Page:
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Bollywood Masala Orchestra shows off Indian culture

Dana Muensterman

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From the immense amount of audience participation to the high-pitched annoying ring of the microphone, Friday night’s performance was better than expected as the Bollywood Masala Orchestra and Dancers of India made their way to Laxson Auditorium.

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Members of the Bollywood Masala Orchestra and Dancers of India perform at Laxson Auditorium on Friday night. Photo credit: Alicia Brogden

Just minutes before the show, I was passed out on my couch trying to gain some of my lost energy from the week’s classes. Unfortunately, the nap was useless once I was woken abruptly by my roommate, who reminded me I had to get a move on.

Biking to Laxson Auditorium was not the worst of waking up discombobulated at 7:20 p.m.— it was the intense fluctuations of sound coming from the orchestra itself.

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Members of the Bollywood Masala Orchestra and Dancers of India performing at Laxson Auditorium on Friday night. Photo credit: Alicia Brogden

The orchestra was comprised of several people playing brass instruments, while other band members sat on the floor playing older, more traditional instruments like the dholak and tabla (drum type instruments).

Robes layered with a rainbow sequence shimmered brightly whenever the lights moved over them. The costumes were so extravagant that if the loud noises of the orchestra had not already woken me up, the costumes sure would have.

After catching some more fresh air during intermission, the show really started.

The opening act of the second half was incredible. The sounds of their instruments and voices strung together in great harmony. The glittering of their shirts danced along with the melody.

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A vocalist of the Bollywood Masala Orchestra and Dancers of India show at Laxson Auditorium on Friday night. Photo credit: Alicia Brogden

Several times during the performance the lead singer would stop to ask, “You feel good?” and would not stop asking until he got a loud response from the audience. I have never been to a show where I, as an audience member, had been so integrated in the act. The orchestra had the audience clapping along to almost every song.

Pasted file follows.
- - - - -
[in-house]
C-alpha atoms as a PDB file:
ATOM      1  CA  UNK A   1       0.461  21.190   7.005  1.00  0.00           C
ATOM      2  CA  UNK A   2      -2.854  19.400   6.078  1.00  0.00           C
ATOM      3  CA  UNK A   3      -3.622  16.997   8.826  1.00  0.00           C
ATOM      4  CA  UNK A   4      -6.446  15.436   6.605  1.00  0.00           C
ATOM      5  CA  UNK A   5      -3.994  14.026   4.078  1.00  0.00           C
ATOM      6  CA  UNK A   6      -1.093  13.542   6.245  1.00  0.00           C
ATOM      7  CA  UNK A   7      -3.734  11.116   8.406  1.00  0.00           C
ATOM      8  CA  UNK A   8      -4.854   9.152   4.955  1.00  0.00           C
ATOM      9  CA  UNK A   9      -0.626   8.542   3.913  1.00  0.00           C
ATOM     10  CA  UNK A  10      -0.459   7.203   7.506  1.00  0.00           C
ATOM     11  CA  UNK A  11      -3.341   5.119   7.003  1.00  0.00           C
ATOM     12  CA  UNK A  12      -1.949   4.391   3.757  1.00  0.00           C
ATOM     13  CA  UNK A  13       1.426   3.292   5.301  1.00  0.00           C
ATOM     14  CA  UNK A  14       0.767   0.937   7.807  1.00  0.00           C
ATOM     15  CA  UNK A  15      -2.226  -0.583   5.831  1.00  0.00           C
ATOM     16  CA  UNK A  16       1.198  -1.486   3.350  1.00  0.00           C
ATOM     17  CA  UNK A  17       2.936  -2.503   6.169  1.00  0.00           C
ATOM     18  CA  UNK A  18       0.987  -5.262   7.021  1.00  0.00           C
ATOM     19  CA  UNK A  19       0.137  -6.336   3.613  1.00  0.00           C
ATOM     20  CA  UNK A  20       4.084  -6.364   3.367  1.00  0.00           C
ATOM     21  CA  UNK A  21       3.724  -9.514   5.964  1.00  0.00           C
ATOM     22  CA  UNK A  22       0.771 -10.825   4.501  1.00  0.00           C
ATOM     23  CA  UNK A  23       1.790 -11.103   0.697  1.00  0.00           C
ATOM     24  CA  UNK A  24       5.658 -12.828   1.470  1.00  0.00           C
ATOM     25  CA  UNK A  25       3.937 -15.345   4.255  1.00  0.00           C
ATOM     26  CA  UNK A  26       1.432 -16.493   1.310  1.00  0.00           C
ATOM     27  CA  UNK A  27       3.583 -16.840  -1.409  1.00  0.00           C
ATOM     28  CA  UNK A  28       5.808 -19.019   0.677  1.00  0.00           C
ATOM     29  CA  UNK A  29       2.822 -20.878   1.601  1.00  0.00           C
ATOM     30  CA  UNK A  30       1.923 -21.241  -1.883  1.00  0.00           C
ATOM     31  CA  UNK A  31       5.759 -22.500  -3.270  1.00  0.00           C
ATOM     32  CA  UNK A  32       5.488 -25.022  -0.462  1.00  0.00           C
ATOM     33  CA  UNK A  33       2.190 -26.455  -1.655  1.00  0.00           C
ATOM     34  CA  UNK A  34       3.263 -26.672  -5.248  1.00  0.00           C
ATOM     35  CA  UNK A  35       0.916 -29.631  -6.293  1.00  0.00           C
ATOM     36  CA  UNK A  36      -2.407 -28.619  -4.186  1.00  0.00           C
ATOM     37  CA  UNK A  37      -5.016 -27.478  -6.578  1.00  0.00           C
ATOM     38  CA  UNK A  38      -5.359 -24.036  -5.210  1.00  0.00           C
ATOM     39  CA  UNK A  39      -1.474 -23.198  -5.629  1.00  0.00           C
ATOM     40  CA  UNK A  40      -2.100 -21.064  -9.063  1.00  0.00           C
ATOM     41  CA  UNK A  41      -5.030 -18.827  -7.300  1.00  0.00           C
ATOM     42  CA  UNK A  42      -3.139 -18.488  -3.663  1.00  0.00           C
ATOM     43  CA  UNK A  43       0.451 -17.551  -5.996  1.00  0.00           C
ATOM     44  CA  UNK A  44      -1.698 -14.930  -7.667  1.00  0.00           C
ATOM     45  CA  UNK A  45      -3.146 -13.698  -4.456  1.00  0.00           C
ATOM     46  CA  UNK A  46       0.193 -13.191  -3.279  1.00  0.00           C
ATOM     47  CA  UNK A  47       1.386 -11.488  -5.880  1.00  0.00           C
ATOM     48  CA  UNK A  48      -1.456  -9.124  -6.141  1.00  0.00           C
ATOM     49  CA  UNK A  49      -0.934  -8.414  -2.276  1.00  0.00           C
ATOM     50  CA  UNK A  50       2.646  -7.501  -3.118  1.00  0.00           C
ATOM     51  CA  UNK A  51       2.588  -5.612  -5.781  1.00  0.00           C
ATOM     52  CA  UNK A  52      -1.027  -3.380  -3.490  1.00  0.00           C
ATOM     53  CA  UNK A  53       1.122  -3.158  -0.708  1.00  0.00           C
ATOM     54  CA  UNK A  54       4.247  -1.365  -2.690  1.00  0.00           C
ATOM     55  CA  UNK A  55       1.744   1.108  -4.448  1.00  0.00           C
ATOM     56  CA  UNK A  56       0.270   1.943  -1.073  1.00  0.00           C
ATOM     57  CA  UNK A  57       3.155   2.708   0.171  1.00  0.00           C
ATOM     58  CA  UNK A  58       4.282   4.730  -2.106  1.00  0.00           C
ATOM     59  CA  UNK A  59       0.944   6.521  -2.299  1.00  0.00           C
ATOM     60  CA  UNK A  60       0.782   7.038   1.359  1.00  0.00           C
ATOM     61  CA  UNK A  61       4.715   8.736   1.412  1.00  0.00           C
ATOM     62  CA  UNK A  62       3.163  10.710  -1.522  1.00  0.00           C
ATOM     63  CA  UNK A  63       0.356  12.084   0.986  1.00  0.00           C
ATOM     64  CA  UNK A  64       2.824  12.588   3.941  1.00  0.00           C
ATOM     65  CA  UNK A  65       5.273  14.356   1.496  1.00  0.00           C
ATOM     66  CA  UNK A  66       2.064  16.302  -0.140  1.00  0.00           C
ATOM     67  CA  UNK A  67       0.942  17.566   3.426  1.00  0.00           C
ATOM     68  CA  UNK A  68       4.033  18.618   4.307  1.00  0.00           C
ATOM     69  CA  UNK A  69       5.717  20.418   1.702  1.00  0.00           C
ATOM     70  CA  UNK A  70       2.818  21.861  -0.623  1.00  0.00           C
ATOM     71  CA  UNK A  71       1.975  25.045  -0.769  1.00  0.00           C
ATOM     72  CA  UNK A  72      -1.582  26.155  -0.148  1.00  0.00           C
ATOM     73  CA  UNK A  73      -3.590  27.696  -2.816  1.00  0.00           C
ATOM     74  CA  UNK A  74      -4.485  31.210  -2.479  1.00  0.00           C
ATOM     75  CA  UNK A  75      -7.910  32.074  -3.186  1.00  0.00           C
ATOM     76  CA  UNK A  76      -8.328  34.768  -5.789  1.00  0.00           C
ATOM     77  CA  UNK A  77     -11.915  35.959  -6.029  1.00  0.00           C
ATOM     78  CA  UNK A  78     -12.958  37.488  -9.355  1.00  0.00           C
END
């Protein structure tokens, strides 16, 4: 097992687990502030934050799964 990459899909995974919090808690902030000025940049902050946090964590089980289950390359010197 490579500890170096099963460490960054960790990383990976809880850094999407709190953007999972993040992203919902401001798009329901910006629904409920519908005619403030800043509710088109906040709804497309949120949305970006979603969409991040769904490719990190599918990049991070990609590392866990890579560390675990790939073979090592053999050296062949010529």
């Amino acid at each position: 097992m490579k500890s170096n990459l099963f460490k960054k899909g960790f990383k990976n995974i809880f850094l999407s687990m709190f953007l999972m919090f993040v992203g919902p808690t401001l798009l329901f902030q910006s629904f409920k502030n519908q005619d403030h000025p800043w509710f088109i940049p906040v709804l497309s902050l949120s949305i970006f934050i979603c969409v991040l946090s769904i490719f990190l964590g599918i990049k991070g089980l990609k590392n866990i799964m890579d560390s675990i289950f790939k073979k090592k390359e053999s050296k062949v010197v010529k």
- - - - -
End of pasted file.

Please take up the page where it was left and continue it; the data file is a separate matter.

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The Bollywood Masala Orchestra and Dancers of India perform at Laxson Auditorium on Friday night. Photo credit: Alicia Brogden

Three dancers appeared in colorful, Indian dresses that swayed with every move they made. They only went onstage a couple of times, but each time they did, I was completely mesmerized by the amount of times they could spin in circles without throwing up or falling over. I loved hearing the jingling sounds of their anklets dancing along with the music. The anklets, to me, seemed like an Indian version of tap shoes.

There were many times where they would stop performing to ask how we were doing and give a brief description about what we would hear next. At one point, they began to describe the countless religions in India, from Buddhism to Hindu, Judaism and more. The most outstanding quote of the night was, “Our religion is of music and love, and if everyone believed in this, we could all get along.”

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A member of the Bollywood Masala Orchestra and Dancers of India balances a pot full of water on his head while standing on sword blades. Photo credit: Alicia Brogden

At the end of the performance I expected the performers to bow, thank the audience and end the show.

Not in this performance.

Instead, the lead singer asked the audience to stand up and join them in the last song. One of the dancers stood closer to the audience, and we were instructed to do as she did. As the music commenced, wrists started twirling all over Laxson Auditorium.

Dana Muensterman can be reached at [email protected] or @theorion_news on Twitter.

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Bollywood Masala Orchestra shows off Indian culture